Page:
“I’ve done some bad things.” Patient tells me she can’t sleep well, is nauseated, depressed mood, worried with perseverating thoughts about acts that shame her and ramifications, doesn’t feel as much pleasure in life, isolating, tearful and more. I was alarmed! What could she have done that deserved this kind of self-flagellation? When she told me, I didn’t realize it.
I was still waiting for the rest of the story. I got caught up in her own self-judgment and found myself sitting beside her “in court.” Once I realized what I was doing, I was chagrined. Here I was collaborating with her in her inappropriate guilt. It took me too long to register that her reaction was not proportionate to the offense. I told her I was sorry she was going through all this emotion. She said, “It’s my own fault.” Is it though? We needed to start looking at additional reasons that might be influencing the way she felt.
Start looking at other paradigms when the emotional response is out of proportion to the event(s).
An analytical approach would look at unconscious reasons, such as other personal choices that conflict with a core beliefs. Or perhaps, something like unresolved anger coming out in physical and emotional symptoms. Ask about our “closets,” peel away pretense and let your flawed self into the air. Keep it real.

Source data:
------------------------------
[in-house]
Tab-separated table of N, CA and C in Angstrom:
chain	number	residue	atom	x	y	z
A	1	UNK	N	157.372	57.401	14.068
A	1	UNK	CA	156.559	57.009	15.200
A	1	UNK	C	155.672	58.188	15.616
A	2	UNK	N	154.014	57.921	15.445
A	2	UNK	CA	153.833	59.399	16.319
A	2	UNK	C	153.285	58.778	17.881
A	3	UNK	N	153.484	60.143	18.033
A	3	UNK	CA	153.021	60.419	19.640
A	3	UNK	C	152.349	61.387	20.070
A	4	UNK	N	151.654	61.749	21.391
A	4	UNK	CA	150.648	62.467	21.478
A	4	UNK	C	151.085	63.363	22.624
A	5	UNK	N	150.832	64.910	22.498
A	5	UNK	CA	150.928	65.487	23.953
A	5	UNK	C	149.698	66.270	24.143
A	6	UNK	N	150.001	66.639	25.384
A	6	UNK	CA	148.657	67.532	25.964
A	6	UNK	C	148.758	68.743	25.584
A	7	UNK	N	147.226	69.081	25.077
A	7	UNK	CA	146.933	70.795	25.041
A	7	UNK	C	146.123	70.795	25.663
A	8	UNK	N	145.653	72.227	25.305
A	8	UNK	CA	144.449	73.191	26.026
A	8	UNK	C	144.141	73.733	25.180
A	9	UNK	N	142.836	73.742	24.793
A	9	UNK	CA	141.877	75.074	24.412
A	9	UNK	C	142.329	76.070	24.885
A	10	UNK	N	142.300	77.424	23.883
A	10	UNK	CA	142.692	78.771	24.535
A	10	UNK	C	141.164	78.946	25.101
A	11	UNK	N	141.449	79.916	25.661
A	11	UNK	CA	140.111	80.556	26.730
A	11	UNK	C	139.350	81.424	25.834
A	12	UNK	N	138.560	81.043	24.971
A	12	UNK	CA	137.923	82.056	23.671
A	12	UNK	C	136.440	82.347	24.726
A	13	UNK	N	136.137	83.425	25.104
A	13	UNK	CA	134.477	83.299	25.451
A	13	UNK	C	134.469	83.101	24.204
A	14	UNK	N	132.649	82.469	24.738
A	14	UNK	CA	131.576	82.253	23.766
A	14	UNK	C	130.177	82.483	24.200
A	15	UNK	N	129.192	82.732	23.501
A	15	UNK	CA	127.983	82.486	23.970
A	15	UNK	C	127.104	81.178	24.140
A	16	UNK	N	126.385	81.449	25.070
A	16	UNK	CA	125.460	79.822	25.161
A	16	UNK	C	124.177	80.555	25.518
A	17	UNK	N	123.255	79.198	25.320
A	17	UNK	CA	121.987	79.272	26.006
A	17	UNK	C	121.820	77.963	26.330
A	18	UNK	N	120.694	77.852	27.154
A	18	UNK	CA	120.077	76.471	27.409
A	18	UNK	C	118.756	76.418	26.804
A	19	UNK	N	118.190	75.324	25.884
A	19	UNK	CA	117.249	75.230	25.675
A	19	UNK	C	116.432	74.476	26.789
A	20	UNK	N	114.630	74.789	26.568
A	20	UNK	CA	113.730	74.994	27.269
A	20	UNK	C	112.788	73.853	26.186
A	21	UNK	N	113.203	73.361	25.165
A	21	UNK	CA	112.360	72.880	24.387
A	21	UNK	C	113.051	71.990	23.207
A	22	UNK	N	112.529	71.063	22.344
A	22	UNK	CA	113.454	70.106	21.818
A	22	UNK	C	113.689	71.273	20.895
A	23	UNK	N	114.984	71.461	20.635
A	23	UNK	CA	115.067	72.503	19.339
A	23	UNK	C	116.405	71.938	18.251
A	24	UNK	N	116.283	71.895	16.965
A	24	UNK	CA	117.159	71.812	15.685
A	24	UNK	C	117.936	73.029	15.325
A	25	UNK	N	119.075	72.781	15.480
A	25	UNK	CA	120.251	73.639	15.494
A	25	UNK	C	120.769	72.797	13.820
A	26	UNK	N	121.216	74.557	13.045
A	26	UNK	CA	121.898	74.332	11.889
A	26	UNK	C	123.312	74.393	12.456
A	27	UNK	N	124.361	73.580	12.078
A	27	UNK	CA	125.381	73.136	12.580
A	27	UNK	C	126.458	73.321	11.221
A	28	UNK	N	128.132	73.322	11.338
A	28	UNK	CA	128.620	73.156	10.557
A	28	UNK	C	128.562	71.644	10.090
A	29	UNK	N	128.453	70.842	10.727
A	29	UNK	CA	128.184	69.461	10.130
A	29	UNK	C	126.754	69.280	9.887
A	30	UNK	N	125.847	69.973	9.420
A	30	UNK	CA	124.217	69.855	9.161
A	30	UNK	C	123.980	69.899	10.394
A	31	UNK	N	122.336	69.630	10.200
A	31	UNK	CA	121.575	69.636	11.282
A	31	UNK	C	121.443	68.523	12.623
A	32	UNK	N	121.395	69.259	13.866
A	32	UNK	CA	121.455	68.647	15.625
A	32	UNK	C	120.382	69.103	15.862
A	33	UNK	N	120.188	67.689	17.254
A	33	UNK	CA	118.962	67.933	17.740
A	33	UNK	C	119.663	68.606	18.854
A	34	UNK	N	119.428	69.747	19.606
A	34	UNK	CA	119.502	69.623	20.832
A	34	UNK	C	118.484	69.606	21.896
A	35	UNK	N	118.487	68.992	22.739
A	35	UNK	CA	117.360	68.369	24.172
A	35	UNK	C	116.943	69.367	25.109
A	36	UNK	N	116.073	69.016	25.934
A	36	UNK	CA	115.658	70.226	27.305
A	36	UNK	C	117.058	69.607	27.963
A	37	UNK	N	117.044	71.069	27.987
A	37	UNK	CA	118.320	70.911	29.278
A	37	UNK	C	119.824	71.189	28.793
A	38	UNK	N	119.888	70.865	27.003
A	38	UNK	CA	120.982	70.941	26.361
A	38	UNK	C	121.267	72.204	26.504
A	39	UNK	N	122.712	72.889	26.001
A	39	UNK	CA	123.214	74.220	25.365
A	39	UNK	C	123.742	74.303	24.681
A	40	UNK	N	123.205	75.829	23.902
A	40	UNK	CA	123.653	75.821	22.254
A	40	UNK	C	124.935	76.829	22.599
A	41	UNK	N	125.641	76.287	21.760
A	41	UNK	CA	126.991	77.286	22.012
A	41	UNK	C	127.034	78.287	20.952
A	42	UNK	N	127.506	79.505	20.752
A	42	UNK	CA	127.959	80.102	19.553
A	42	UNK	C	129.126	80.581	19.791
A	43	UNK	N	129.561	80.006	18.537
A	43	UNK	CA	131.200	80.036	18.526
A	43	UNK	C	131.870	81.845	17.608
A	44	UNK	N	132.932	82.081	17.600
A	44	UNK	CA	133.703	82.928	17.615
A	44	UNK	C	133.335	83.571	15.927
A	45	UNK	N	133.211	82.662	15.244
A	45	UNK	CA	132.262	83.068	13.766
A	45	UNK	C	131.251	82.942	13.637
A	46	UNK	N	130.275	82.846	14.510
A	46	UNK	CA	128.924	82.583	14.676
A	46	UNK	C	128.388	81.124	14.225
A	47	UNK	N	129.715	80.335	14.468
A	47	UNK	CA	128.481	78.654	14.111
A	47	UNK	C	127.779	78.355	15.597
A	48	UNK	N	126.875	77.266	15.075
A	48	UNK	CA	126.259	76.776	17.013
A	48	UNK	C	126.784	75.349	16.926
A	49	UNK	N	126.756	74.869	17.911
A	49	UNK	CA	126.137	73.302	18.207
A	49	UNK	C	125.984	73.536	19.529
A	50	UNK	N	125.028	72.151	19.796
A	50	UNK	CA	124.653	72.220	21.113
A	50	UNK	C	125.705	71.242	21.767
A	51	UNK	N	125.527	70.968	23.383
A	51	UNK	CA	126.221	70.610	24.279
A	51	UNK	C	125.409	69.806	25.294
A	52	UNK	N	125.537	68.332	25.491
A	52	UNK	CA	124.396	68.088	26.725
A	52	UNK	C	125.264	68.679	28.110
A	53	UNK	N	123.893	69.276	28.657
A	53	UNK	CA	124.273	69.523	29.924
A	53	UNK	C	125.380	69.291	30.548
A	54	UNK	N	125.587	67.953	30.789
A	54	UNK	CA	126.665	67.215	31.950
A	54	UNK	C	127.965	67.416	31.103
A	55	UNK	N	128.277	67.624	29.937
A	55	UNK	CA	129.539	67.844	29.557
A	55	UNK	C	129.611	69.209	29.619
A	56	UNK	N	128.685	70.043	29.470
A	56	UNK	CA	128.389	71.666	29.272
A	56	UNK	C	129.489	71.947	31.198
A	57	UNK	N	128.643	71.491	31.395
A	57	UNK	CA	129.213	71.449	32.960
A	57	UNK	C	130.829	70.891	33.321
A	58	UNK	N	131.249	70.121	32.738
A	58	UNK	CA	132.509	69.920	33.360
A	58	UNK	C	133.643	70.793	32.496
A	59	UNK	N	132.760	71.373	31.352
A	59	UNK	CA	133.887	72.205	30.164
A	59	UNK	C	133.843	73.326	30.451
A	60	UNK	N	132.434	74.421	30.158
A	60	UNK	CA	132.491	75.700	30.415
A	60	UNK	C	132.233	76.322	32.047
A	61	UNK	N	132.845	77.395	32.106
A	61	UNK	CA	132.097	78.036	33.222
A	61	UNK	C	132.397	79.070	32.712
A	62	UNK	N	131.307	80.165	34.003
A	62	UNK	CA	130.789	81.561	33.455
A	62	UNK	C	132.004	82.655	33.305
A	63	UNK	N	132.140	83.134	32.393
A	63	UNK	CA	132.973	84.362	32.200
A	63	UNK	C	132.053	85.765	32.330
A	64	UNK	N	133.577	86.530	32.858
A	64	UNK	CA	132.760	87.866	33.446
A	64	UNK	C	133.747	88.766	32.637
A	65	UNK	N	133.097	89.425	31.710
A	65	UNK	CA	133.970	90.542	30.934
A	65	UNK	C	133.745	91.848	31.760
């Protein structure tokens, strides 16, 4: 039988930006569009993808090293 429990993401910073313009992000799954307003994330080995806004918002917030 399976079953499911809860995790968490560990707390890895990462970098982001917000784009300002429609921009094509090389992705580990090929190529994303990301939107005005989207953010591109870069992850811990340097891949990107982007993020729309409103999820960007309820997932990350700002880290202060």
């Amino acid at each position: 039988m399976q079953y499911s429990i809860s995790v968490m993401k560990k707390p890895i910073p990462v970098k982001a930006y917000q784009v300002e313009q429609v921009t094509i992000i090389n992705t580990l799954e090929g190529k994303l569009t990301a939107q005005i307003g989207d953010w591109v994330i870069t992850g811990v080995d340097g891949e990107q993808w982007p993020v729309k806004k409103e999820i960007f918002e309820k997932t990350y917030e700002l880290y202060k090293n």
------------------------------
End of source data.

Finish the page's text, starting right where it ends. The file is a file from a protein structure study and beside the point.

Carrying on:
Another paradigm is medical. Inappropriate guilt is a symptom of Major Depressive Disorder, a debilitating disease process of the brain that affects the whole person/body systems. When distorting things out of proportion, personalizing too much, we must ask if there is a depression going on. Ask yourself. Ask others. But don’t let it continue if at all possible. Major Depressive Disorder is a progressive disease that does more damage to the brain the longer it goes untreated. In other words, the brain is affected more over time, it is harder to treat and it is more dangerous to the person. The average length of an episode is 2 years and the more times it returns, the more chance to have the disease process continue for life. Treating sooner and for longer, decreases the chance of relapse.
Excellent for us are the many treatment options for this potentially devastating disease. Even in the “lifer,” when staying on medications, the relapses are much easier to get through and shorter in duration. The medication has a protective effect on the brain. Prophylactic against further insult.
In the woman I told you about, there was another emotional spectrum disorder, anxiety. Anxiety and depression are like brother and sister. They often go together. But for today, we’ll leave it on the symptom of inappropriate guilt and let it rest on the reminder that the brain is human, mortal, attached to our neck and not an aura. When the brain gets sick, it shows how it is doing the only ways it can, often through emotions.
Self Care Tip #46 – Look at all the reasons influencing the way we feel. Be a friend to yourself.
Question: What do you think? Agree or disagree? What is your story?